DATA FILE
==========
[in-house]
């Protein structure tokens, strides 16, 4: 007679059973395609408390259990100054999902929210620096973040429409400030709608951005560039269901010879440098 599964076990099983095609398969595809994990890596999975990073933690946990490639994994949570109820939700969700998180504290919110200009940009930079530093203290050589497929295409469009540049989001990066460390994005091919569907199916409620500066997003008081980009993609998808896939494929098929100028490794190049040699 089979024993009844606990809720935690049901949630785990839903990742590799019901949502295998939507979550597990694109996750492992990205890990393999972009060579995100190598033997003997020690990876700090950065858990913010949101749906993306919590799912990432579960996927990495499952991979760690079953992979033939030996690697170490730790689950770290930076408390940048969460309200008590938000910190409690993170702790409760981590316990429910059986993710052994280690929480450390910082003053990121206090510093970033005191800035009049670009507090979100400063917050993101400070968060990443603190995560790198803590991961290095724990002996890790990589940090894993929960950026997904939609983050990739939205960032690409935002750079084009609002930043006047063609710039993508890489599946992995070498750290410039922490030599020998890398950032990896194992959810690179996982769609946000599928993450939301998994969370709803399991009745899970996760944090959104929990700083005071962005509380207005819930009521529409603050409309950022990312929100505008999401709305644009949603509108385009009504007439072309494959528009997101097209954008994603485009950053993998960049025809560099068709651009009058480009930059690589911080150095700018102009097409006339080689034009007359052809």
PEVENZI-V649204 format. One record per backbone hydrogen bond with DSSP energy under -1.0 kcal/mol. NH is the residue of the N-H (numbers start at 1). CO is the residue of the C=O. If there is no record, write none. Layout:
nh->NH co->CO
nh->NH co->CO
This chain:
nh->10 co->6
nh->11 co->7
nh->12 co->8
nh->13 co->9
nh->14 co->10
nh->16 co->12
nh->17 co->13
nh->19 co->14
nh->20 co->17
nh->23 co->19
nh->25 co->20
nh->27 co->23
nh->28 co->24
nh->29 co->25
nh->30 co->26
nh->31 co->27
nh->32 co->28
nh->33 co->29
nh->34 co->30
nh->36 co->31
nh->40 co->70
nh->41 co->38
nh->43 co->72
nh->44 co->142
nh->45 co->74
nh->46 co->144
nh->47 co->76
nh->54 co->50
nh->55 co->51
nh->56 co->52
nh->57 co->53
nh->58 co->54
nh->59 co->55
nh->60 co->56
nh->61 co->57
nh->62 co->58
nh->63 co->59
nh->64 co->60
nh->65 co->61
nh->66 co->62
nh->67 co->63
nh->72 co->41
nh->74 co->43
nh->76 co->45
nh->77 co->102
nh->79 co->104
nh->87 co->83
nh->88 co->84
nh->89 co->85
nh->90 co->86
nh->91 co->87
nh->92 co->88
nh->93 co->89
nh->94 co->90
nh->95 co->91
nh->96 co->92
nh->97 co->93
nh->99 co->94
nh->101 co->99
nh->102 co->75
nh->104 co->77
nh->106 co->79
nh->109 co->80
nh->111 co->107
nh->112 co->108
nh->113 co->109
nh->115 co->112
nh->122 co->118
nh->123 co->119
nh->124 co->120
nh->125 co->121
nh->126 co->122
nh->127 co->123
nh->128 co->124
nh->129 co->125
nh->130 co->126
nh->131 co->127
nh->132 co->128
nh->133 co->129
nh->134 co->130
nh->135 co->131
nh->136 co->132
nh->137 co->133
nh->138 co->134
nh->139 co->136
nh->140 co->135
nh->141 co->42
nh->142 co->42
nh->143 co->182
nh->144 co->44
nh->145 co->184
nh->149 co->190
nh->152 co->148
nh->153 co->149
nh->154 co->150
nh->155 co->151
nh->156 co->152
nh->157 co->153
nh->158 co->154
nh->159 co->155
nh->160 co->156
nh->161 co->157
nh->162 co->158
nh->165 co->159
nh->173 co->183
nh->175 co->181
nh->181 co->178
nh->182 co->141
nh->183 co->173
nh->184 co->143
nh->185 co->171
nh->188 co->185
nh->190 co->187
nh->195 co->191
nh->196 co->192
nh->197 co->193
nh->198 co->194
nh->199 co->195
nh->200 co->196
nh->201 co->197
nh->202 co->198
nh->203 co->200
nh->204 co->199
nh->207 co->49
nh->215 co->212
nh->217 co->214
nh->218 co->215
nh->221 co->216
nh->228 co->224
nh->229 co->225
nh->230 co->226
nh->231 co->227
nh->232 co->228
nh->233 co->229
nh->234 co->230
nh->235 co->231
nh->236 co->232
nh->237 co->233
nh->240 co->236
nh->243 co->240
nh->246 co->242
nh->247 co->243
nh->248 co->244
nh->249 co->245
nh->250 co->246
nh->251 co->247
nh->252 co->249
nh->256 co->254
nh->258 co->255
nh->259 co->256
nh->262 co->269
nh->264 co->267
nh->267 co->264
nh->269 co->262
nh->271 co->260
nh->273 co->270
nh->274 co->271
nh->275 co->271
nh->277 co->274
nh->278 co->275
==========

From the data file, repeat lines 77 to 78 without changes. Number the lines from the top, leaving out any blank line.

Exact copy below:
nh->125 co->121
nh->126 co->122